Eating, Eating–and Eating For Christmas

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Judit Pach, Hungary’s ambassador to Indonesia, tells FoodieS about the unique delights on the table for Christmas back home.

There’s a light in Judit’s eyes when talking about her grandparents’ huge traditional farm in southern Hungary. The ambassador talks of going through the fields with her grandfather, pulling carrots from the ground and picking ripe peaches off the tree for her grandmother in the kitchen.

“You cannot fool me,” Judit says. “I know if it’s the season of the vegetable or not. I can immediately tell you if that carrot or that radish came out of the earth or is hydroponic. I know how food tastes.”

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Judit’s eyes also dance when talking about how Hungarians celebrate Christmas. “For us, Christmas is three days of long, heavy eating–eating from morning to evening. You start on the 24th and you keep eating to the 26th,” she says. “On the 24th, you celebrate with your family. On the 25th and 26th, you go meet relatives. Everyone is bringing their own cakes. You need to try everything. It’s a little bit like Idul Fitri here: You’ll be eating, eating and eating.”

The holiday marathon typically begins with a lighter dish. Always on the table for Christmas Eve during the day is halászlé, a fisherman’s soup with paprika, pepper and onions that’s served spicy hot and with bread. While Hungary is landlocked, freshwater fish from the Danube and Tisza Rivers play an important role in the nation’s cuisine.

“Fish is a festive kind of food. In the Catholic tradition, fish isn’t considered meat, so it is OK for a holiday,” when the devout are expected to abstain from beef, Judit says.

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Halászlé, which might feature a fish puree in the south and chunks of meat in other regions, gets its color from a healthy amount of paprika.

The spice that gives Hungarian cuisine its distinct flavor and signature coloring, paprika comes in sweet and spicy varieties. It’s ground from cabe-like peppers and is harvested during the summer, dried for months and then ground into a powder. “It’s in every dish,” Judit says. “When you’re a girl learning to cook Hungarian, you have three spices: salt, pepper, paprika.” After Christmas Eve mass, however, the dishes get heavier.

Christmas Day dinner might start off with an appetizer of warm foie gras, served with apples and potatoes, as seen here, although foie gras could also be fried in oil with paprika. It’s a special dish, Judit says, still quite expensive despite Hungary’s status as of one of the world’s leading producers.

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Of course, Judit says, the foie gras would be matched with a bottle of Tokaji–the so-called King of Wines–from Hungary’s northeast. The grapes–selected one by one, by hand–are naturally sweetened by the noble rot fungus, which shrivels the fruit and adds an enzyme that gives the juice an extra unique taste. The number of puttonyos, or sacks, of grapes used to make a bottle show its sweetness and its quality.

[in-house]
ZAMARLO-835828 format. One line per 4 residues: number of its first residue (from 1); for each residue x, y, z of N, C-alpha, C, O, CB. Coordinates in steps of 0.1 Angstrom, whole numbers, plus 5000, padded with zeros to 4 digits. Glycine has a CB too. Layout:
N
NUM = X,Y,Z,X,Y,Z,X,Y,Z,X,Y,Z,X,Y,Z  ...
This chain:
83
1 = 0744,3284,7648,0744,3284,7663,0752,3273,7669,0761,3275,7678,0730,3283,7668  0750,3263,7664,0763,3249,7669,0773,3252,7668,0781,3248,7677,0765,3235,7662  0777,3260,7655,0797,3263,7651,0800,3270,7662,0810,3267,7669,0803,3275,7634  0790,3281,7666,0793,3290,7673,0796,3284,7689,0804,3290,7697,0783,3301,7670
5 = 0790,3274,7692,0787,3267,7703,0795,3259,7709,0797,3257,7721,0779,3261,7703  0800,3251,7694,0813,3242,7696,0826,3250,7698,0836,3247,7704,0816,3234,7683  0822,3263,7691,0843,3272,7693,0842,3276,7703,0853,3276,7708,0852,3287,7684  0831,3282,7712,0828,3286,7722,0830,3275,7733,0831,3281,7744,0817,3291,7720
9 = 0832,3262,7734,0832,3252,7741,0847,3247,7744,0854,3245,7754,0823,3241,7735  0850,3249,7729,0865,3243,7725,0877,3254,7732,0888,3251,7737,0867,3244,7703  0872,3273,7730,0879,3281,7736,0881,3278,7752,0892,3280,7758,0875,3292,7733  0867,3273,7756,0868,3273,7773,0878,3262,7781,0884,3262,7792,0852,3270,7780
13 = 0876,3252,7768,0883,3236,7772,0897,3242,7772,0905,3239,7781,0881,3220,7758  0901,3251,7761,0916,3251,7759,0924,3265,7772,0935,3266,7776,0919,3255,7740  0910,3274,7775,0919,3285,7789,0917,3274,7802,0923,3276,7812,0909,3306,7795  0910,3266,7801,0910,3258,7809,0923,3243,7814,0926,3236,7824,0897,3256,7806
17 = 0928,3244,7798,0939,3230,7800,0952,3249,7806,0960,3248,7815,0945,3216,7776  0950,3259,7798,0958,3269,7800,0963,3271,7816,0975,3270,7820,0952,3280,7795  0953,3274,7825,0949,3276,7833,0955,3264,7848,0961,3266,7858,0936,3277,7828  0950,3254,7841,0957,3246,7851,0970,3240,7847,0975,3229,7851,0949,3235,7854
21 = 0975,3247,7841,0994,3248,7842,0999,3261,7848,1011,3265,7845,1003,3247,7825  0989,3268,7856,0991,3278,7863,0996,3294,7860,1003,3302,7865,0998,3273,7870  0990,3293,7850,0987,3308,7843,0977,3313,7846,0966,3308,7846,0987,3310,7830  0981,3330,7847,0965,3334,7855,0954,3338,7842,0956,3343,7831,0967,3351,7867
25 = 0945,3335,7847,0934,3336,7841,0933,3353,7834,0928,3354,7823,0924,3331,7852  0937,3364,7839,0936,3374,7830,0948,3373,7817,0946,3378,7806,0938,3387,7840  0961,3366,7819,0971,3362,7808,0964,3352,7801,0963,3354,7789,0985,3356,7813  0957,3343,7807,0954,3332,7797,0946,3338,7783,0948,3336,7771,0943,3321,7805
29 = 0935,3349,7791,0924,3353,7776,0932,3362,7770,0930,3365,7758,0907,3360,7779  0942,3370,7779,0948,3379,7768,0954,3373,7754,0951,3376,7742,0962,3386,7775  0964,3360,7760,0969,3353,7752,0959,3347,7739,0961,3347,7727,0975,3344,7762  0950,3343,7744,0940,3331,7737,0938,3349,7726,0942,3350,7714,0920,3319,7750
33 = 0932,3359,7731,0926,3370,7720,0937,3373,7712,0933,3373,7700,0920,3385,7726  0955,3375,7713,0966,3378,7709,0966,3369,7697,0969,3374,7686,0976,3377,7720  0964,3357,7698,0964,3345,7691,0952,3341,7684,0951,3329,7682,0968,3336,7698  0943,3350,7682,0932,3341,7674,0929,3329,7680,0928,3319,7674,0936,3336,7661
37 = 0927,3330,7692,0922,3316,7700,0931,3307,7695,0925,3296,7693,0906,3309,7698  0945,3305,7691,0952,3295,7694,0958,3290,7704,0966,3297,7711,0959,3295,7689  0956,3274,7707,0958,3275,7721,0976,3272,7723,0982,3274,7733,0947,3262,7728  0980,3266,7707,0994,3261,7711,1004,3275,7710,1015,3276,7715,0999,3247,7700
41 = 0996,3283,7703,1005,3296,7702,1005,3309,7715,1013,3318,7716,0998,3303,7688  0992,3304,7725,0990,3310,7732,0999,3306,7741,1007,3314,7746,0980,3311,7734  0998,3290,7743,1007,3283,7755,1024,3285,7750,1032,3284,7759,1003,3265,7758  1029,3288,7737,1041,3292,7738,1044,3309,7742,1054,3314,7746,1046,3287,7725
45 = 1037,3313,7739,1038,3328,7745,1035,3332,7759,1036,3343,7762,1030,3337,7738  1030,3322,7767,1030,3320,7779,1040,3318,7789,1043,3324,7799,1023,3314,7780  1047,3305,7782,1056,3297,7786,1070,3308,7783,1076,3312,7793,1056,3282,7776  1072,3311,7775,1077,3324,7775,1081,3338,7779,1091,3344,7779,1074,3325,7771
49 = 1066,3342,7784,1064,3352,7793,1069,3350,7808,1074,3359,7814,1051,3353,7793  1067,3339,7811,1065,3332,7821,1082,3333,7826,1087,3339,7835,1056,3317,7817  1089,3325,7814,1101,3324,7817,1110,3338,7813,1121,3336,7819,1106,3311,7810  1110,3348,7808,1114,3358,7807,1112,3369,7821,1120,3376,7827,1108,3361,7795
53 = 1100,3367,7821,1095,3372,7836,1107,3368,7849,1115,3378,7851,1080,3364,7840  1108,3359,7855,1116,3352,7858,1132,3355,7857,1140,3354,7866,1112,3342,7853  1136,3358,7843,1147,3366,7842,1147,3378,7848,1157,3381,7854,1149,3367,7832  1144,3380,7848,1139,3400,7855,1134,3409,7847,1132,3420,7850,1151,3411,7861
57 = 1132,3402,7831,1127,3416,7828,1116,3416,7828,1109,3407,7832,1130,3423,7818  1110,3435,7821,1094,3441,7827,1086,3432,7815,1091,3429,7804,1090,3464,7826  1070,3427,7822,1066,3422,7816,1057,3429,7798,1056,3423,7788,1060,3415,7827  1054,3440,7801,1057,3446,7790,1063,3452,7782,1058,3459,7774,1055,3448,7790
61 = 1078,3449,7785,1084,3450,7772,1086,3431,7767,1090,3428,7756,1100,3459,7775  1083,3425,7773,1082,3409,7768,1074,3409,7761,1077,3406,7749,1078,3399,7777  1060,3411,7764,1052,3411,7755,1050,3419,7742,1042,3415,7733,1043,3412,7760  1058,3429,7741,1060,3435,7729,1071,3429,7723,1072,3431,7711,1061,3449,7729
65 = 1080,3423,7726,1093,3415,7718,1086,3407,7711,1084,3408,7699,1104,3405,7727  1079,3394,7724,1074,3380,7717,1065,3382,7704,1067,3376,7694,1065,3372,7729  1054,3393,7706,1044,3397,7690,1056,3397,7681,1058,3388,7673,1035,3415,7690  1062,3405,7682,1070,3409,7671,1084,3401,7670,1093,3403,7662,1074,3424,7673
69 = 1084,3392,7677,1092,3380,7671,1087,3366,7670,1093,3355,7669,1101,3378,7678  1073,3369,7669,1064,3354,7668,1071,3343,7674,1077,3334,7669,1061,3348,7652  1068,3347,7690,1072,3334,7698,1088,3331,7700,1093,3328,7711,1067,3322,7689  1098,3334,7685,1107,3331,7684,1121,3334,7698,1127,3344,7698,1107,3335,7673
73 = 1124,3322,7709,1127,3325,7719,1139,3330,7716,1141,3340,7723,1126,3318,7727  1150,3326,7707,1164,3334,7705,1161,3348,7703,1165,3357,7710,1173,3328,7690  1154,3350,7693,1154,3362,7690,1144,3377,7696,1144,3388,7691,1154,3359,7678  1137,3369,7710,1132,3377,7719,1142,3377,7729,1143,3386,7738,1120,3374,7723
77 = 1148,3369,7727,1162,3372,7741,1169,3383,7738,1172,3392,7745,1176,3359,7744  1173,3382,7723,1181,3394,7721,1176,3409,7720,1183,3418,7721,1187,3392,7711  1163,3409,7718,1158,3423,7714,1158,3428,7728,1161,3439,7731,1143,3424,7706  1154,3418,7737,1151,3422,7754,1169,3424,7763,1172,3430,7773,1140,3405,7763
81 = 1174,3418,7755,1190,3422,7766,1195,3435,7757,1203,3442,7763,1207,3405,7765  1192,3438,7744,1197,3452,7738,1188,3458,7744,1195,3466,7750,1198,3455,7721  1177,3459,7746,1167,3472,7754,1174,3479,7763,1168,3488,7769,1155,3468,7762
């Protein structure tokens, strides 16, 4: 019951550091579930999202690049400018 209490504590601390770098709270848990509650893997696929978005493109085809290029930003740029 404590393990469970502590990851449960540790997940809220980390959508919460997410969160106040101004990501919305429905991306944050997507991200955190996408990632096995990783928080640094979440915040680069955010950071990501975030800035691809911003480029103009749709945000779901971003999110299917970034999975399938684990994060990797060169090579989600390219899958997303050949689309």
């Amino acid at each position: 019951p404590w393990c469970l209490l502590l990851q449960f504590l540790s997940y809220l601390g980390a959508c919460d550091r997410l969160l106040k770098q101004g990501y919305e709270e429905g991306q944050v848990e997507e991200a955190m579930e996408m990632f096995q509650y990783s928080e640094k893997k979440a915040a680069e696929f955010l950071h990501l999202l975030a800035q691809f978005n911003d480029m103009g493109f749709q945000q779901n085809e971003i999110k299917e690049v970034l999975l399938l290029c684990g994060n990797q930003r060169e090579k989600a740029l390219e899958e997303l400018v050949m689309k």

For dinner, families traditionally dig into töltött káposzta, a stuffed cabbage dish served with pork sausage and bacon, in a tomato sauce spiked with paprika, Judit says. The stuffing is similar to a salami’s minced filling, although there are regional takes. The southern version is served with garlic, a spicy red paprika and pickled cabbage. Elsewhere, it’s white sauce, sour cream and a fresh cabbage that’s given slightly bitter taste from fresh dill.

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On the table with the töltött káposzta would be a bottle of homebrewed palinka, a grappa-like fruit spirit sipped from a small glass, Judit adds. Up to 50 percent alcohol and stronger than brandy, palinka starts meals–and ends meals. It’s even considered a medicine. “If you ask my grandfather, it’s good for everyone….If you have a sore throat, if you have stomach problems, you need palinka. You have a heartache? You need palinka. If you’re happy, you need to celebrate…with palinka.”

For dessert, tables are decked with szilvás gombóc, a plum-filled dumpling made with freshly mashed potatoes that are coated with toasted breadcrumbs and dusted with icing sugar and cinnamon powder. Traditional versions have a plum compote. “It’s a typical ‘grandma dish’, served to kids,” Judit says. “This one even I can have. It’s quite filling, quite healthy. It’s vegan.”

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A good digestive is called after all this eating and Judit says that this is when Hungarians turn to a bottle of Unicum, which only is served during the Christmas season. Using dozens of herbs and aged in casks, Unicum has been likened to an astringent Campari.

While Judit asked Gyula Harangi, the executive chef of the JW Marriott Hotel Jakarta to prepare the feast featured in this article and to use her Hungarian Herend porcelain to serve it.

“I am the one baking all the sweet stuff at Christmas time,” Judit says, mentioning her crowd-pleasing vegan Christmas breads, oatmeal and gingerbread cookies, almond fingers and chocolate truffles and even a vegan tiramisu (“You can easily use coconut cream”).

“I love to host a big family Christmas,” Judit says.

Photos by: Dennie Ramon and Danny AW


Written by Christian Razukas December 8, 2017.

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